As the last kiss of spring dries out and you sit dreaming of summer backyard bar-b-q-s, you should really plug-in and take a listen to Michael Rault’s debut full-length Living Daylight to get yourself in the summer frame of mind. Rault comes from our neighborhood to the north, Canada, wearing high top old skool vans and sporting a set of bangs and stache that come off as sexy as opposed to creepy. It felt like he was one of those acts that “burst” on the scene back in March with all the buzz that surrounded him during SXSW. He has seemed to capture that perfect balance of garage-DIY-rock and power pop vintage reminiscing that reminds you of listening to your dad’s record collection.
Living Daylight has been released on the ever-hip So-Cal hometown label Burger Records and it is here that Rault has really found his musical niche. The 10-song, 31-minute album bursts out of the gate with the jangly catchy track, “All Alone (On My Own).” Instantly you’re hooked by the singable lyrics and the infections beat/hook he has laid down. He really starts out the album on the right note here with crunchy guitars that lean towards 70’s rock and are infused with a fresh flare of cool. Throughout the album he sings a common theme of love lost, love grieved, and love found through listenable harmonies and easy listening guitar solos.
On “Hiding from a Heartbreak,” Rault slows it down with a yearning, hip-swaying song. He sings it from a place of heartbreak and the knowledge that he’s vulnerable and yet fully aware another love (read: heartbreak) is coming on the horizon. With fuzzy guitars and a yearning bluesy voice he pleads with us to tell him he’s not alone.
Skipping forward to “Dancing with Tears” we hit upon a track that feels the most psychedelic among the album. Though it actually feels circus-like with a Parisian influence of bells and a sashaying beat. It ends up being the feeling avant garde when compared against the other nine tracks.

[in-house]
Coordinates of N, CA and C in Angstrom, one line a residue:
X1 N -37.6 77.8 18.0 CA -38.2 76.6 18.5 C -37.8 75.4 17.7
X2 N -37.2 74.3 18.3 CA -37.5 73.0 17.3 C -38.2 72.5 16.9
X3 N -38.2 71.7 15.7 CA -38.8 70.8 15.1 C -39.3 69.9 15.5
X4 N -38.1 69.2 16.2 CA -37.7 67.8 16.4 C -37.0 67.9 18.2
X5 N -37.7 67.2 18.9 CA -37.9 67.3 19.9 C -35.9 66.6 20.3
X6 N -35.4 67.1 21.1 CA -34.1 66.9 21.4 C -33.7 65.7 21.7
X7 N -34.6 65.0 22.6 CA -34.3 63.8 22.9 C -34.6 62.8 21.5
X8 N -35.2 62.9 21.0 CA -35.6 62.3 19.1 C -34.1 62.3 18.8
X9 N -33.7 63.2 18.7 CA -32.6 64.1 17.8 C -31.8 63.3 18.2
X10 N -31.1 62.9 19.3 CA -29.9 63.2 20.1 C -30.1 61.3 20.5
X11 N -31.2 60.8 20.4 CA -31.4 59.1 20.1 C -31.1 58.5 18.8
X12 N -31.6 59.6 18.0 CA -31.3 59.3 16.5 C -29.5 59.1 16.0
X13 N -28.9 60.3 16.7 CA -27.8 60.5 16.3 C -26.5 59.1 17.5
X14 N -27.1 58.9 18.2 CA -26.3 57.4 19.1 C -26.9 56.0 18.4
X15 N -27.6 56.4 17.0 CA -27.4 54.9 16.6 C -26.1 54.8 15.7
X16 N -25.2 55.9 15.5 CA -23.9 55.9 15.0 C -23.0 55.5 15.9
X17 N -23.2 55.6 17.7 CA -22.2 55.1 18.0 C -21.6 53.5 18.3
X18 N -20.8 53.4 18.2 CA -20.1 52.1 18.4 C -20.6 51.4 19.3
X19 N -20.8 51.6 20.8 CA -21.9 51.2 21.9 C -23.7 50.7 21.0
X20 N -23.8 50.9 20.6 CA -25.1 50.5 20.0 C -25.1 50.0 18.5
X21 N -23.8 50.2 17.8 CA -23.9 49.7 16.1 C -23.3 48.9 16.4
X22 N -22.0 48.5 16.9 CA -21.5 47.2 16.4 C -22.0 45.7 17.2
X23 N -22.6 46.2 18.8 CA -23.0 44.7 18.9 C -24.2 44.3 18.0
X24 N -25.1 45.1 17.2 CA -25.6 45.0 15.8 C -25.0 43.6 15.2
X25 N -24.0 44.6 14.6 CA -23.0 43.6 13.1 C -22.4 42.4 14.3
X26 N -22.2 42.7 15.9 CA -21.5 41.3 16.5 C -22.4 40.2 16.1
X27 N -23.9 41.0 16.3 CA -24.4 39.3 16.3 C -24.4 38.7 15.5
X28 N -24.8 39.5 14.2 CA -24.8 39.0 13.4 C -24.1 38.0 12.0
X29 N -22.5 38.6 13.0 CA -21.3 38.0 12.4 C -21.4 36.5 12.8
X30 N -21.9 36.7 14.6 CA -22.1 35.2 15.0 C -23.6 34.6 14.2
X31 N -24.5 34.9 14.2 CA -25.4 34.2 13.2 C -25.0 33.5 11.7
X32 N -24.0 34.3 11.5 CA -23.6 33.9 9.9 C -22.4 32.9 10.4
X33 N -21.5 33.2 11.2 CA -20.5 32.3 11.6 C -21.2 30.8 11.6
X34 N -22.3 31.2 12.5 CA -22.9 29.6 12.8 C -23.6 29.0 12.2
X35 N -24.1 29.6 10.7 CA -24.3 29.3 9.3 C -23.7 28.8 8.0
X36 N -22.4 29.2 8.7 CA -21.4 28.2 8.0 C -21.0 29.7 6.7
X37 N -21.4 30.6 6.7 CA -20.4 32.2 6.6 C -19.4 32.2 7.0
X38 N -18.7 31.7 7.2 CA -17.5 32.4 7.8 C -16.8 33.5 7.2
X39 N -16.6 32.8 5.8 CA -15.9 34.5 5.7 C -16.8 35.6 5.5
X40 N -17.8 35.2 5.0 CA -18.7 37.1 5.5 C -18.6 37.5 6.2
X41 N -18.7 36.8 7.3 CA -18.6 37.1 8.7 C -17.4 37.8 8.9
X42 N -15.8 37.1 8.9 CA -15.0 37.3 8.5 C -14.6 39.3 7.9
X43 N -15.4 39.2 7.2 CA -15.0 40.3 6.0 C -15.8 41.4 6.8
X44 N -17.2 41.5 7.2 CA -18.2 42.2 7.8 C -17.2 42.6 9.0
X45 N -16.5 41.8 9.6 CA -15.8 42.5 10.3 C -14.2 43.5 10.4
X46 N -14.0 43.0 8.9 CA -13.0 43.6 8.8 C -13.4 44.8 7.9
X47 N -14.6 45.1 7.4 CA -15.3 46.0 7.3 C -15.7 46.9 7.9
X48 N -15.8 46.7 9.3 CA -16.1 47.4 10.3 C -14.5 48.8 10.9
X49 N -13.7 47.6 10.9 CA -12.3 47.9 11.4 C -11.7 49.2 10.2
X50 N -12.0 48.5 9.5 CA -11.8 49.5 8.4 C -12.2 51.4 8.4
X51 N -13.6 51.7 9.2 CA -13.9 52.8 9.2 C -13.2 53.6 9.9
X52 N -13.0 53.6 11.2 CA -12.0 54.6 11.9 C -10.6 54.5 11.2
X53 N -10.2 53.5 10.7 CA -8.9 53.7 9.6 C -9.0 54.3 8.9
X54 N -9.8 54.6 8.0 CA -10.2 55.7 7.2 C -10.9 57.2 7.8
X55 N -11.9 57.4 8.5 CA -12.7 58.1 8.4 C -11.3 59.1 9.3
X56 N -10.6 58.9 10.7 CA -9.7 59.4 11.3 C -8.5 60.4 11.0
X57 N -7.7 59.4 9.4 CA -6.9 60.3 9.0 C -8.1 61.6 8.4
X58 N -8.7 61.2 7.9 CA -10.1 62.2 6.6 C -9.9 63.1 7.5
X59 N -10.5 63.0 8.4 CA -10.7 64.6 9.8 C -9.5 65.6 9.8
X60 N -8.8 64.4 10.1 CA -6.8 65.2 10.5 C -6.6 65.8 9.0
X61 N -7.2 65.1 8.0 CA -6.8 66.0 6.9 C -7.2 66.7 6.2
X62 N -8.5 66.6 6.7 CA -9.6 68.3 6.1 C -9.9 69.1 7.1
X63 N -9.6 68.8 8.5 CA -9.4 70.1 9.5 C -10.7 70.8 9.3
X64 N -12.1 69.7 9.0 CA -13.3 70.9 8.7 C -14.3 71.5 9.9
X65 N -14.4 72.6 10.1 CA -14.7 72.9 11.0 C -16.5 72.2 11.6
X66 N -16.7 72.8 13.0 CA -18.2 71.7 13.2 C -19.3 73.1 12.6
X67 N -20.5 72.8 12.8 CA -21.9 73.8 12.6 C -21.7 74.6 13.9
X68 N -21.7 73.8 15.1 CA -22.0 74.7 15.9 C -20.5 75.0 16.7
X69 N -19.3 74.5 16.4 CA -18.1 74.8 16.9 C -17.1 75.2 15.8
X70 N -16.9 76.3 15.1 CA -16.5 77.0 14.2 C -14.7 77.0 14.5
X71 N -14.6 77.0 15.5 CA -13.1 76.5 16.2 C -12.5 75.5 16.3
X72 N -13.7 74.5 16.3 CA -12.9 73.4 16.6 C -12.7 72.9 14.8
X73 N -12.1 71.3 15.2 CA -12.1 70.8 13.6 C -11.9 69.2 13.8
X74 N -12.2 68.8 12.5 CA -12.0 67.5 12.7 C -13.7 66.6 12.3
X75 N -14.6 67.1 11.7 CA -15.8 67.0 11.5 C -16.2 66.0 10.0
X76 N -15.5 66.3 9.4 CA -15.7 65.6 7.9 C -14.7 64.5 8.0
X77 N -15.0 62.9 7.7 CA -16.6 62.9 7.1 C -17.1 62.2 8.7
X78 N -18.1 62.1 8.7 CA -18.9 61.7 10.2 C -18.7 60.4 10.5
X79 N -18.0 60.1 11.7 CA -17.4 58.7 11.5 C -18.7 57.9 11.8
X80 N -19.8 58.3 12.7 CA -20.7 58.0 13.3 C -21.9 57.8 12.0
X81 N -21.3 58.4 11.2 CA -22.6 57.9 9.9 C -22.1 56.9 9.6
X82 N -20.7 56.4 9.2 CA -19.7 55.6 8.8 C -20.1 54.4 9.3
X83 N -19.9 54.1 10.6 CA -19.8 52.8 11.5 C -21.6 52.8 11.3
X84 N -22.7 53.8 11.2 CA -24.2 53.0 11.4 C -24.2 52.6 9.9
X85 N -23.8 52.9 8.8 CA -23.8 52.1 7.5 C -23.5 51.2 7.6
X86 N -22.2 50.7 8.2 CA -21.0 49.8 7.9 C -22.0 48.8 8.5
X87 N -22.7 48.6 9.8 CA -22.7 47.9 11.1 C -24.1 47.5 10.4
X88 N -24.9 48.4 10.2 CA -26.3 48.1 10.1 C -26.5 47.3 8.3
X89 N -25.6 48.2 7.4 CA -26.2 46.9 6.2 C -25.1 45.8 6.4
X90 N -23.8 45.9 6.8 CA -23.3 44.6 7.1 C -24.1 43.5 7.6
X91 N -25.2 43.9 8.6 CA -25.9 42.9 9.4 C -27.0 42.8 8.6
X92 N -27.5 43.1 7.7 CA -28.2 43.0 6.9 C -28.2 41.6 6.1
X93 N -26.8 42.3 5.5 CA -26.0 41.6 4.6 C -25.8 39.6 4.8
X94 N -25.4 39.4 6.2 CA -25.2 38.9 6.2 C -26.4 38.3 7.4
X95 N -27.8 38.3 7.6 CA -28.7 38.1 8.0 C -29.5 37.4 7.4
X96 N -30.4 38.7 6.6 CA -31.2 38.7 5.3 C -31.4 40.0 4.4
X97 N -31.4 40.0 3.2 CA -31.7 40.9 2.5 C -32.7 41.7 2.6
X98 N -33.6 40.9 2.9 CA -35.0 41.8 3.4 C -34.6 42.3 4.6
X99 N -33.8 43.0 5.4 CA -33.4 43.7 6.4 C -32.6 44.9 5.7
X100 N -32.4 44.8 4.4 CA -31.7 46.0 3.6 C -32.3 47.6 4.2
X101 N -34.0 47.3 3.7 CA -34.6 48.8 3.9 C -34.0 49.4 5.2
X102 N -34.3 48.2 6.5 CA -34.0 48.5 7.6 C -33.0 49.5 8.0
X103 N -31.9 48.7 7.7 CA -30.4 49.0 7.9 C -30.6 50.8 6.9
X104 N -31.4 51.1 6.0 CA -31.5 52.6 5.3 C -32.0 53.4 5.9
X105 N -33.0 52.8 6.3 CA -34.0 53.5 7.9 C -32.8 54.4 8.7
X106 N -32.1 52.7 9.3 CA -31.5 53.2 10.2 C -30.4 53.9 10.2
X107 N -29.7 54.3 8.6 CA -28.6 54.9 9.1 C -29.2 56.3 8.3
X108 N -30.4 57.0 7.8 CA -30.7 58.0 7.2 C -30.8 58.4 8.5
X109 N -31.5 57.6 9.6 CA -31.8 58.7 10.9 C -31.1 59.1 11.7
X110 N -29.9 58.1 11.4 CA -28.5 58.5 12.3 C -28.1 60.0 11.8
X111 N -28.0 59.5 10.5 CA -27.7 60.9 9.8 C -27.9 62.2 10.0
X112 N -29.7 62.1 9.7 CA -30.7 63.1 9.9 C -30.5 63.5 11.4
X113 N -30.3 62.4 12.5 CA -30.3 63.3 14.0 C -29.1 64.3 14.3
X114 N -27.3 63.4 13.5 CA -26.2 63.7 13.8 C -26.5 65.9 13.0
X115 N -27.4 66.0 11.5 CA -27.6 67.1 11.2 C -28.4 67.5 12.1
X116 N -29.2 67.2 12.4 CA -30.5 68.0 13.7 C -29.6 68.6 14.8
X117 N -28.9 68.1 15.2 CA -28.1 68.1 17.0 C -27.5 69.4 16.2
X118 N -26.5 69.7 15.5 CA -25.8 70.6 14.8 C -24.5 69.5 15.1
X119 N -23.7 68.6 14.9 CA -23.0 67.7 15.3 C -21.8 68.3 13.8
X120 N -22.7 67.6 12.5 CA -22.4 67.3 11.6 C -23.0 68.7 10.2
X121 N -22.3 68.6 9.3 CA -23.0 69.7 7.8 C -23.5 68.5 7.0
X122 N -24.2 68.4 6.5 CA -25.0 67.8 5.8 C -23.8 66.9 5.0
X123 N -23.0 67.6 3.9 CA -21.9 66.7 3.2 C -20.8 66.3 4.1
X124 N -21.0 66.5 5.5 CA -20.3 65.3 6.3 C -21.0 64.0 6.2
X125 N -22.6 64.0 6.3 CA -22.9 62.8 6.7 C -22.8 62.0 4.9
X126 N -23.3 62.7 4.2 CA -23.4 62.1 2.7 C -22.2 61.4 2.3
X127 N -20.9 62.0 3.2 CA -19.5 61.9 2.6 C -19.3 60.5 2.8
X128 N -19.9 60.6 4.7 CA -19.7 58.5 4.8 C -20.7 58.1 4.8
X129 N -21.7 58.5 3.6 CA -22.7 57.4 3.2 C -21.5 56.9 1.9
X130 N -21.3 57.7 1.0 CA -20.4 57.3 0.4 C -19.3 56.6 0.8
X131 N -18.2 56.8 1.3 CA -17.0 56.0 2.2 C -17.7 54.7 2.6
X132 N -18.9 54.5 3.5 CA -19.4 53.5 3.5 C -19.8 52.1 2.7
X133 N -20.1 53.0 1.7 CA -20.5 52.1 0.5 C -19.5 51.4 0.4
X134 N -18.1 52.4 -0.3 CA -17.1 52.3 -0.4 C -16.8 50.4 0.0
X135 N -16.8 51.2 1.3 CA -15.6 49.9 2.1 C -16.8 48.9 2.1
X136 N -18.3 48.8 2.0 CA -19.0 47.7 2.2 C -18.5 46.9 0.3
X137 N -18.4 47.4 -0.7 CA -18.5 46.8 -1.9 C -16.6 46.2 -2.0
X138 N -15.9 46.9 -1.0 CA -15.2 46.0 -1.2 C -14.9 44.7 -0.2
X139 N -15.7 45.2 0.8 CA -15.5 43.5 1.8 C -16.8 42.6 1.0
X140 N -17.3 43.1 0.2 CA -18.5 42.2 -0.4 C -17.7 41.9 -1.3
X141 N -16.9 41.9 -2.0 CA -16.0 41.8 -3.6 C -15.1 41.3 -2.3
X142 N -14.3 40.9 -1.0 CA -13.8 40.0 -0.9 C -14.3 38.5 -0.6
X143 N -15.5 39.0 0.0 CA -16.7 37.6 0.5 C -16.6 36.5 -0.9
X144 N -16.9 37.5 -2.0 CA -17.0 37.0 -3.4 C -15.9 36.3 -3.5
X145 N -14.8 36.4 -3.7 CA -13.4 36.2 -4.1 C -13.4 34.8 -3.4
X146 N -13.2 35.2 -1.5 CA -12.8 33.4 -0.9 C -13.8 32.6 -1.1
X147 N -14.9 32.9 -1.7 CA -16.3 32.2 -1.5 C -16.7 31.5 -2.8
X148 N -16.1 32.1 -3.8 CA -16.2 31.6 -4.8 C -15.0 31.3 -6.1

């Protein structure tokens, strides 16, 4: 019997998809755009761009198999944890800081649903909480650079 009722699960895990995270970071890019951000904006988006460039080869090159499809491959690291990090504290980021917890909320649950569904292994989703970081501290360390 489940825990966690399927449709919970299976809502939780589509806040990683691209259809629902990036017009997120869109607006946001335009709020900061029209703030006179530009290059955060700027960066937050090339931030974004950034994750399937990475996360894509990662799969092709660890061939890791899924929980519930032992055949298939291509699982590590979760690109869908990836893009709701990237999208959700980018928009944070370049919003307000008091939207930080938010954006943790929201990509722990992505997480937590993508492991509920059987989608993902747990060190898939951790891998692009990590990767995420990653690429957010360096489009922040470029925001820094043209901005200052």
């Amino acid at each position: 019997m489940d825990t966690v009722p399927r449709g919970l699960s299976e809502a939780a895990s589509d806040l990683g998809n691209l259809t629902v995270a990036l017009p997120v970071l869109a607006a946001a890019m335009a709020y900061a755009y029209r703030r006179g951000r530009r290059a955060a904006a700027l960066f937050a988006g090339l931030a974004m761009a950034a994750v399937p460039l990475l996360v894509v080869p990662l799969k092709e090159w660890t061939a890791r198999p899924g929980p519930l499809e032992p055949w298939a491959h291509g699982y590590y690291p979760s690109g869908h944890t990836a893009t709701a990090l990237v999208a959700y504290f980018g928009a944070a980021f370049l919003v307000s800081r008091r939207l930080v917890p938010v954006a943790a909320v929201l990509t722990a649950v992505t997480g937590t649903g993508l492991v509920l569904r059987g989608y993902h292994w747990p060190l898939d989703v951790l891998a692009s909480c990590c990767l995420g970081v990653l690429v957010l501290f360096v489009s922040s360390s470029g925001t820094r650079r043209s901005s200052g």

“Lovers Lie”, my favorite off the album, is a ballad that feels the most authentic of the bunch. Here Rault hits at a swinging easy Beatles sounds while being totally utterly depressing in the short 3-minute track. Ralut hits hard with the truth about the lies we tell our lovers and ourselves when we are in the throws of infatuation. “The way they carry on should be a crime/ I can see what you are doing to me/ you fill my heart with misery/ every step and breath I take/ I am more in love with you.”
He leaves us with the earnest tune “Too All My Friends.” Here we are treated to the harmonies of Rault and his guitar solos (as he does on most of his tracks) and what feels to be a genuine ode to the friend (or significant other) that you really never want to lose contact with. “Just a little bit of your love/ I gotta have it/And when you gotta know it’s commin’ back/ tell me you’re commin’ back.”
It’s clear from the first listen that Rault is just like the rest of us, he’s a dreamer, and all he wants is “just a little bit of love.“ Living Daylight is a hopeful and charming album about heartbreak that will surely have us coming back to listen again and again all summer long.
Words: Anne-Marie Schiefer